The question is: is this good politics or good legal
practice... or both I suppose. "The attorneys general of all 50 U.S. states
announced Wednesday that they are joining to probe mortgage loan servicers who
are accused of submitting false affidavits, but they stopped short of calling
for a national moratorium .... Indiana Attorney General Greg
Zoellersaid investigators initially will focus on whether industry employees -
so-called 'robo-signers' - signed off on thousands of foreclosures every month
without reviewing the files as legally required. Homeowner attorneys also
allege that lenders forged signatures and improperly notarized documents. ...
Ohio Attorney General Richard Cordray is taking a harder
line. Last week, he became the first attorney general to sue a mortgage lender,
in this case Ally, for improper foreclosures.
'The most important thing that the lenders need to
recognize is the seriousness of the situation. They can't pretend this is a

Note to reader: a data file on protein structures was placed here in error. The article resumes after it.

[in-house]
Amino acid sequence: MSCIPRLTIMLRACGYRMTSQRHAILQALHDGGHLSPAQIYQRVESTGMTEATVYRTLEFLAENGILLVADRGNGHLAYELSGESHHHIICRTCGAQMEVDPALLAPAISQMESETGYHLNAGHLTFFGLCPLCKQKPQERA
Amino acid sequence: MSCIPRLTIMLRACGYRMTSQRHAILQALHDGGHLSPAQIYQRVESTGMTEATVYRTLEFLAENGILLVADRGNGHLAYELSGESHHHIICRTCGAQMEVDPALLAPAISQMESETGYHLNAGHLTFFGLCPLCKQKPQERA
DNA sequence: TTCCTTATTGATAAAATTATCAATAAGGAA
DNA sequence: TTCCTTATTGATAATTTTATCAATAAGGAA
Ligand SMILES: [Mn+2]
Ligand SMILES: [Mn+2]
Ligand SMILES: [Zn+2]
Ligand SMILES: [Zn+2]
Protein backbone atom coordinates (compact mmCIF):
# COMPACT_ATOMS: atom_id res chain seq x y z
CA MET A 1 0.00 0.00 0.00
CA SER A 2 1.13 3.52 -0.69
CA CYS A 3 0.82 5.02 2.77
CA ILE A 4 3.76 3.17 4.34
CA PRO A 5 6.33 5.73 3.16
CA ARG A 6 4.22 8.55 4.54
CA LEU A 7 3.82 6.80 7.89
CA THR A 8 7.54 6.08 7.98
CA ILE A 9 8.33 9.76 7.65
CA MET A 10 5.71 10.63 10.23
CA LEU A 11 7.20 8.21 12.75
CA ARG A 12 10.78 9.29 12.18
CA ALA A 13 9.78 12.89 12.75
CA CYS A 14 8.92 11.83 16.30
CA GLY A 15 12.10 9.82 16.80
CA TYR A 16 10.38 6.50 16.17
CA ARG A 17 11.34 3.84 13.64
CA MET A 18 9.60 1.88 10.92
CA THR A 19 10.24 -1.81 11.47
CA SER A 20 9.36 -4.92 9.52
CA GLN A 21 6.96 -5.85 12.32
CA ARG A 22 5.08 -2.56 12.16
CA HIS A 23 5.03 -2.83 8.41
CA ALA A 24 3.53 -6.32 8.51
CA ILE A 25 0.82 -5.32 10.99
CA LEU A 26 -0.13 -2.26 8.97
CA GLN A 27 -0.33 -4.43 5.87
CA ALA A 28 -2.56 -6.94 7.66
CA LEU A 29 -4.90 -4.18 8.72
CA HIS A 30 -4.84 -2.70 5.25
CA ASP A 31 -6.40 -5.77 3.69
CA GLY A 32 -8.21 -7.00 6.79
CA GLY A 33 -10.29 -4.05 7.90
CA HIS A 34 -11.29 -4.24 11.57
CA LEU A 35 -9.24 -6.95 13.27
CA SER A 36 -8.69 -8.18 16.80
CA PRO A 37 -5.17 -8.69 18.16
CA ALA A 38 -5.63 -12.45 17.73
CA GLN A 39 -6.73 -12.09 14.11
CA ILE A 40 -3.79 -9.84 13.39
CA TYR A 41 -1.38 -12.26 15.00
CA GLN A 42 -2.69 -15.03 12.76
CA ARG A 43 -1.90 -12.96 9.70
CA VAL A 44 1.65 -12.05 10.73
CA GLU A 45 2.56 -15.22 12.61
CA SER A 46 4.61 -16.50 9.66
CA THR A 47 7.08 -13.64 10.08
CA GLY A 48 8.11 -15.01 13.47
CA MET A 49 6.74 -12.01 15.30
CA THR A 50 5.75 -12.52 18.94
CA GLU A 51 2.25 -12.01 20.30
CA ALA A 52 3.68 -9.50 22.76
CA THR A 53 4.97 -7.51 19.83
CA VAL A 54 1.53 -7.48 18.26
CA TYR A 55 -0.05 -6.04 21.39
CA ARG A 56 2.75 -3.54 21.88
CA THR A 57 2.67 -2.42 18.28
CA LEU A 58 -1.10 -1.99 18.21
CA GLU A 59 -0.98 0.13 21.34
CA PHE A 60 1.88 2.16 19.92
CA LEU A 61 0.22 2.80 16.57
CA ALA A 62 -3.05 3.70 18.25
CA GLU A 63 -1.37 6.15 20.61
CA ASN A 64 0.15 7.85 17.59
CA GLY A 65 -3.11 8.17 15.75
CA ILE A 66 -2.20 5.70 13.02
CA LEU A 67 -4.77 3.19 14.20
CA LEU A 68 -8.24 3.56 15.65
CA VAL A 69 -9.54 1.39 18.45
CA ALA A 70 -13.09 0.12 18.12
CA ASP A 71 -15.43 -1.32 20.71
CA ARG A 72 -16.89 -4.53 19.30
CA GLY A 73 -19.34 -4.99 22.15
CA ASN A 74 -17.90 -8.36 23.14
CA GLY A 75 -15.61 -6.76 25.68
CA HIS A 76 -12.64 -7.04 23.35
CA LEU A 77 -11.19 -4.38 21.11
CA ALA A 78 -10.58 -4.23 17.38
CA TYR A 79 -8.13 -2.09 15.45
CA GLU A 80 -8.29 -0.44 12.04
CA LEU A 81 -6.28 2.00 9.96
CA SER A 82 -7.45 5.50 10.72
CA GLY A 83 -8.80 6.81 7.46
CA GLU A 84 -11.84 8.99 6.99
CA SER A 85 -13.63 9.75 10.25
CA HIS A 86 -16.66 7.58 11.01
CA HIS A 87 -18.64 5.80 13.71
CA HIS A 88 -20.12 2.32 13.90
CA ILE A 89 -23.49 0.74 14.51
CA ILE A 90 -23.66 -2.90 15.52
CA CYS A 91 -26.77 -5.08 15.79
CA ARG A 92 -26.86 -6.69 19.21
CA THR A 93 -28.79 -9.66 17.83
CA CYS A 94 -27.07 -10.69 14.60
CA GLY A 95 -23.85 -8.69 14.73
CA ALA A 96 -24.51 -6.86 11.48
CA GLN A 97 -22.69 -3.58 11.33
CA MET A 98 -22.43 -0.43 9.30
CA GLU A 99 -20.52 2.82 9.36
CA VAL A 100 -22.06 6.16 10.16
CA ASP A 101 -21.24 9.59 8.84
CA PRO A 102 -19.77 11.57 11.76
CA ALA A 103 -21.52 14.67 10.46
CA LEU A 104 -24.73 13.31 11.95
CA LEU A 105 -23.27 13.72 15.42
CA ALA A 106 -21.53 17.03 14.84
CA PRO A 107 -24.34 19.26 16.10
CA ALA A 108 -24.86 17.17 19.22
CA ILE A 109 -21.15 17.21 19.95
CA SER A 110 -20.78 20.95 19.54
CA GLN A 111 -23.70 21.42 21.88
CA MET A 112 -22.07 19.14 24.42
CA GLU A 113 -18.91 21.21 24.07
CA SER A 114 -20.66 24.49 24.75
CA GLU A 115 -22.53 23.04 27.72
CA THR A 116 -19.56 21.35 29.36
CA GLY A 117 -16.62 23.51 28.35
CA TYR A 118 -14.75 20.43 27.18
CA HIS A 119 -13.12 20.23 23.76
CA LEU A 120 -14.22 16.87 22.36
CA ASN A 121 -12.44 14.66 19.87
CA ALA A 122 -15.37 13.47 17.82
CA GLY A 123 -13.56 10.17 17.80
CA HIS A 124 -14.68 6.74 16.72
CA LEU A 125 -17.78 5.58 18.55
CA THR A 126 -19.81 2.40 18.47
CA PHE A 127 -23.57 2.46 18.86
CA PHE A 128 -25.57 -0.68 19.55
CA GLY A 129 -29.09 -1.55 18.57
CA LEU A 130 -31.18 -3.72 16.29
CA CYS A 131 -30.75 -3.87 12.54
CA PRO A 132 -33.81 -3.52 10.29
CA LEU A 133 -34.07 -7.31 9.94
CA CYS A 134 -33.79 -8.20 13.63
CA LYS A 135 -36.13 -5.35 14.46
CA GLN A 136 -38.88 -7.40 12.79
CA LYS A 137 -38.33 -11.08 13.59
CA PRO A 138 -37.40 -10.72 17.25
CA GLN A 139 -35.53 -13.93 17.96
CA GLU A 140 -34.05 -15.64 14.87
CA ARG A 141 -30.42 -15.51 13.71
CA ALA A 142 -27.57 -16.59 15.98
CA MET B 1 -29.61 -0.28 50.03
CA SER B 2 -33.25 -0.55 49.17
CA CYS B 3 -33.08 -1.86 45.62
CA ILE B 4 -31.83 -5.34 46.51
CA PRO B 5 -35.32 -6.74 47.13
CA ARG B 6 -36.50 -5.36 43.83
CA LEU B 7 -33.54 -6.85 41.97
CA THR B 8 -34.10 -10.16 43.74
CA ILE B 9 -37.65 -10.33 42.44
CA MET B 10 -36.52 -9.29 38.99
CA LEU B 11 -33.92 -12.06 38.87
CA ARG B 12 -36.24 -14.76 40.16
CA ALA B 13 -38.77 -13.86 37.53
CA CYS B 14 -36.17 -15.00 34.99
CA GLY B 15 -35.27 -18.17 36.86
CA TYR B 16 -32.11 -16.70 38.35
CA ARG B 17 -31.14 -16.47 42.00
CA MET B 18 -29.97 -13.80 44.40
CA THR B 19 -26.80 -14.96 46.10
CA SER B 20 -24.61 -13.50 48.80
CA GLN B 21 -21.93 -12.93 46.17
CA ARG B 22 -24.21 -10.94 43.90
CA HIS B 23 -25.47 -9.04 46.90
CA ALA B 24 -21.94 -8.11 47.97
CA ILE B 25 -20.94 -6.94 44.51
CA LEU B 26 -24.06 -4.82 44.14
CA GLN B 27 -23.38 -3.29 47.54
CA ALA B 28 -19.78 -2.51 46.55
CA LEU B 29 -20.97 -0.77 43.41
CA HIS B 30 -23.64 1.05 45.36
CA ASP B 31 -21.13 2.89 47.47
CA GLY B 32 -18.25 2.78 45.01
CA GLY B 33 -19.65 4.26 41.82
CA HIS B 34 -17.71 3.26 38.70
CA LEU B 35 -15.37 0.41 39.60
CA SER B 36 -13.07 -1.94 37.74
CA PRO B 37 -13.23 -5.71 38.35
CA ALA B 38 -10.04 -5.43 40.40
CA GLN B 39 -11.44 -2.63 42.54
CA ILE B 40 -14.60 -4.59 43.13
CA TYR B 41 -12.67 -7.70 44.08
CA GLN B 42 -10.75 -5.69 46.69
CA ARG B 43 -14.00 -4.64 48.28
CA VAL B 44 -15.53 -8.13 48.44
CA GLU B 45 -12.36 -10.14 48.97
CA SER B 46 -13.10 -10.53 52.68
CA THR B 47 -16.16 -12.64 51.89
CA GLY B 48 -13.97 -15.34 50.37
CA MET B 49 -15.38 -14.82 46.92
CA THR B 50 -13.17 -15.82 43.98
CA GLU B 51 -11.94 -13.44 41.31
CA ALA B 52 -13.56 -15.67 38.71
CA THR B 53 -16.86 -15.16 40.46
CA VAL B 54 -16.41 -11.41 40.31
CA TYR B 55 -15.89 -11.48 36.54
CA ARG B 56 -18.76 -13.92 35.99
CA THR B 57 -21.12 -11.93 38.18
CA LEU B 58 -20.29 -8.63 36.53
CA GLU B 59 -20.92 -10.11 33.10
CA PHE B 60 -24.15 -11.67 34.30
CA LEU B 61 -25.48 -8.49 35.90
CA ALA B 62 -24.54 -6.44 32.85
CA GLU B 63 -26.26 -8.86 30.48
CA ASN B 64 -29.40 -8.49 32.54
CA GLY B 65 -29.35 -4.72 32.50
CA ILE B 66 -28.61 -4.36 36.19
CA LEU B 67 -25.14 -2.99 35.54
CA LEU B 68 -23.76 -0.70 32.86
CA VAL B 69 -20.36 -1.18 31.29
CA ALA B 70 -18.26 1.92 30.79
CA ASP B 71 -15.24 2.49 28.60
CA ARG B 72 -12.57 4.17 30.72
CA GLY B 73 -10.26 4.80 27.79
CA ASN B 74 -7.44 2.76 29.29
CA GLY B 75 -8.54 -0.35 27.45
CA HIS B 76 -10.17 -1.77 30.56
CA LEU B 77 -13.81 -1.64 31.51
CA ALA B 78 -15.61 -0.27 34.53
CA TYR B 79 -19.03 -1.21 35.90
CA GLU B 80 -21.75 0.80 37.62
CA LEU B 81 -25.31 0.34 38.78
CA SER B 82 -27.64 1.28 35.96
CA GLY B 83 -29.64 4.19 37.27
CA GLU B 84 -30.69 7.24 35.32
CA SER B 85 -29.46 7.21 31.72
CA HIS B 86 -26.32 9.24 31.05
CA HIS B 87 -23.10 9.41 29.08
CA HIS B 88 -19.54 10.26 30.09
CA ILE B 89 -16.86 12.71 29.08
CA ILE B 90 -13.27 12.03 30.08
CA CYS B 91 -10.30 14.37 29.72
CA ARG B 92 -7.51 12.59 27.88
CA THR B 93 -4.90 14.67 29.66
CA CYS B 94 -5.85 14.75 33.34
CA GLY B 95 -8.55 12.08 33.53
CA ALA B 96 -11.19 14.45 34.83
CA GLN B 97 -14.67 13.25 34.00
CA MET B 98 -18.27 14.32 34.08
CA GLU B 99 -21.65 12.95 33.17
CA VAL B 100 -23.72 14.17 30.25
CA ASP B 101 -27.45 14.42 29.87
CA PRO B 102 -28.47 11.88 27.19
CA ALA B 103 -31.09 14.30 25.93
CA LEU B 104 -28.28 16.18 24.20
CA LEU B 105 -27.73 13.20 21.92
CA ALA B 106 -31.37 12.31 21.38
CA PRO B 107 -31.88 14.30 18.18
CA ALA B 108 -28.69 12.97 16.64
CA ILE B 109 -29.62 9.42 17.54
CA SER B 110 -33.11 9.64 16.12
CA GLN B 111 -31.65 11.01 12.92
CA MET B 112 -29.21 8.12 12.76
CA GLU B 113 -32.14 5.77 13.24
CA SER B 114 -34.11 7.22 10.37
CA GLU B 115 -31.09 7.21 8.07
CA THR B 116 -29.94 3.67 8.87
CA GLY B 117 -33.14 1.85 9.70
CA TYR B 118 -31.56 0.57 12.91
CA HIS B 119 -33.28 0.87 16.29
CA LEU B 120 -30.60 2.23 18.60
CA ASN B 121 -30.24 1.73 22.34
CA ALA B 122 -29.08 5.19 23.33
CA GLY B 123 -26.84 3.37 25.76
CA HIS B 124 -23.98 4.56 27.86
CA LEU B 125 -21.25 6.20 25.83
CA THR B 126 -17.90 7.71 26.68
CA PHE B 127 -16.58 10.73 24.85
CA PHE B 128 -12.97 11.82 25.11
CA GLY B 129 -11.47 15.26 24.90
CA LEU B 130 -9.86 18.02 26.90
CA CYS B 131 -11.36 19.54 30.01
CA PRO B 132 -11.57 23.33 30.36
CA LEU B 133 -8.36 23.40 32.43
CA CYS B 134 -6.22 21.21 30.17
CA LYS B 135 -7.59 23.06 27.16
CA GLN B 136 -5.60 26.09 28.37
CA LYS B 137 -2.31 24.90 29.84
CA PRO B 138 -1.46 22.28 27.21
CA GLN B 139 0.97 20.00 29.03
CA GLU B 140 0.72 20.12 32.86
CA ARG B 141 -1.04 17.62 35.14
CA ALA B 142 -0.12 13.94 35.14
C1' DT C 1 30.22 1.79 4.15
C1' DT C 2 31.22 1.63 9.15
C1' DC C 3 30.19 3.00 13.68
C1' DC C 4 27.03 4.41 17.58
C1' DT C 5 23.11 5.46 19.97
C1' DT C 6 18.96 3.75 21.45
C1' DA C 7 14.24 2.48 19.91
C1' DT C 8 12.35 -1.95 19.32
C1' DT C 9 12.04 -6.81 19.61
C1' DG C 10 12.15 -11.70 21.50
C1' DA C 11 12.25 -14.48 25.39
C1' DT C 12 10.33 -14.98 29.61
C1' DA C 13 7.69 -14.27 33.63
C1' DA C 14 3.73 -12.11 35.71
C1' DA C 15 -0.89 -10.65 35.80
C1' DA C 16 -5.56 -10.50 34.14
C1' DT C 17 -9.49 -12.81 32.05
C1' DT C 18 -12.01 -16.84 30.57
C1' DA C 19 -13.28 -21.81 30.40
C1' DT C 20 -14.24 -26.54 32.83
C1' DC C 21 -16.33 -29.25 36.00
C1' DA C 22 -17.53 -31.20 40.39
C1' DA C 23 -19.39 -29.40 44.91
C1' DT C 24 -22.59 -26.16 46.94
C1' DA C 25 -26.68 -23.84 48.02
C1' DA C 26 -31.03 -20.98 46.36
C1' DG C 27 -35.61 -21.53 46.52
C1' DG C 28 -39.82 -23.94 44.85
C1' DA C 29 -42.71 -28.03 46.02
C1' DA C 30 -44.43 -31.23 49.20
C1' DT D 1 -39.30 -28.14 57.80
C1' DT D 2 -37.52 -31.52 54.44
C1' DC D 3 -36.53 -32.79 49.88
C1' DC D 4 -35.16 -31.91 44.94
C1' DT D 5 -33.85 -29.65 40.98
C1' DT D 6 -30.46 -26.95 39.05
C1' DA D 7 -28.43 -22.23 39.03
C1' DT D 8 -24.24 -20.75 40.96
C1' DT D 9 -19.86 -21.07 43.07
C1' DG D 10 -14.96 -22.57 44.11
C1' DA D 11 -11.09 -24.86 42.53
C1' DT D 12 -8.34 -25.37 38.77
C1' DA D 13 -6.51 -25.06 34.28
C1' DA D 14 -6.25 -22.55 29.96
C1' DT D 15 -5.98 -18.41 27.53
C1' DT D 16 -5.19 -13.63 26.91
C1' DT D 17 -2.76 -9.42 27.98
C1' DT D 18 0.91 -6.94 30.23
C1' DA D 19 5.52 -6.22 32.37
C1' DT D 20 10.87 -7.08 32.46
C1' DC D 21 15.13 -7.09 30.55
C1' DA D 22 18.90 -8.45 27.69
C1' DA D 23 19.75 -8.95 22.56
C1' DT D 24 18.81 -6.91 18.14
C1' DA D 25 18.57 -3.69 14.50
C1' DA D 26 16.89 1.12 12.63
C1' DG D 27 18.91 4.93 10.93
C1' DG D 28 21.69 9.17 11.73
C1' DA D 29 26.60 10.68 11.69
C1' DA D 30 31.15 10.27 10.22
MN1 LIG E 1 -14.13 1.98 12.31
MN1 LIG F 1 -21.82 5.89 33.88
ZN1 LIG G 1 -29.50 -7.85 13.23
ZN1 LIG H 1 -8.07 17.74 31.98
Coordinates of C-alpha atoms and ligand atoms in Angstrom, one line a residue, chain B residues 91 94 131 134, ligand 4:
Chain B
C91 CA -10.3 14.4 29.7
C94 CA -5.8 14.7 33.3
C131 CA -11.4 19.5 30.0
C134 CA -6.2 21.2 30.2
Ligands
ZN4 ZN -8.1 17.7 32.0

fourth-grade student not quite filling in the oval on a test. This is fraud,'
Cordray said in a phone interview. Ohio has asked the company to pay $25,000
Alabama alone was least interested in pursuing the
mortgage companies which operate within its borders. It's attorney
general made clear that there was serious disappointment with those companies
which may have violated laws of other states!
"The initial announcement by the attorneys general said
49 states had joined the probe; Alabama was the exception. After receiving
media inquiries, Alabama said it, too, would join the investigation. 'To be
clear, no violations of Alabama law have been alleged at this time. That said,
we are troubled to see that mortgage lenders around the country were violating
the procedures of our sister states,' the attorney general's office said in a
Here is a link
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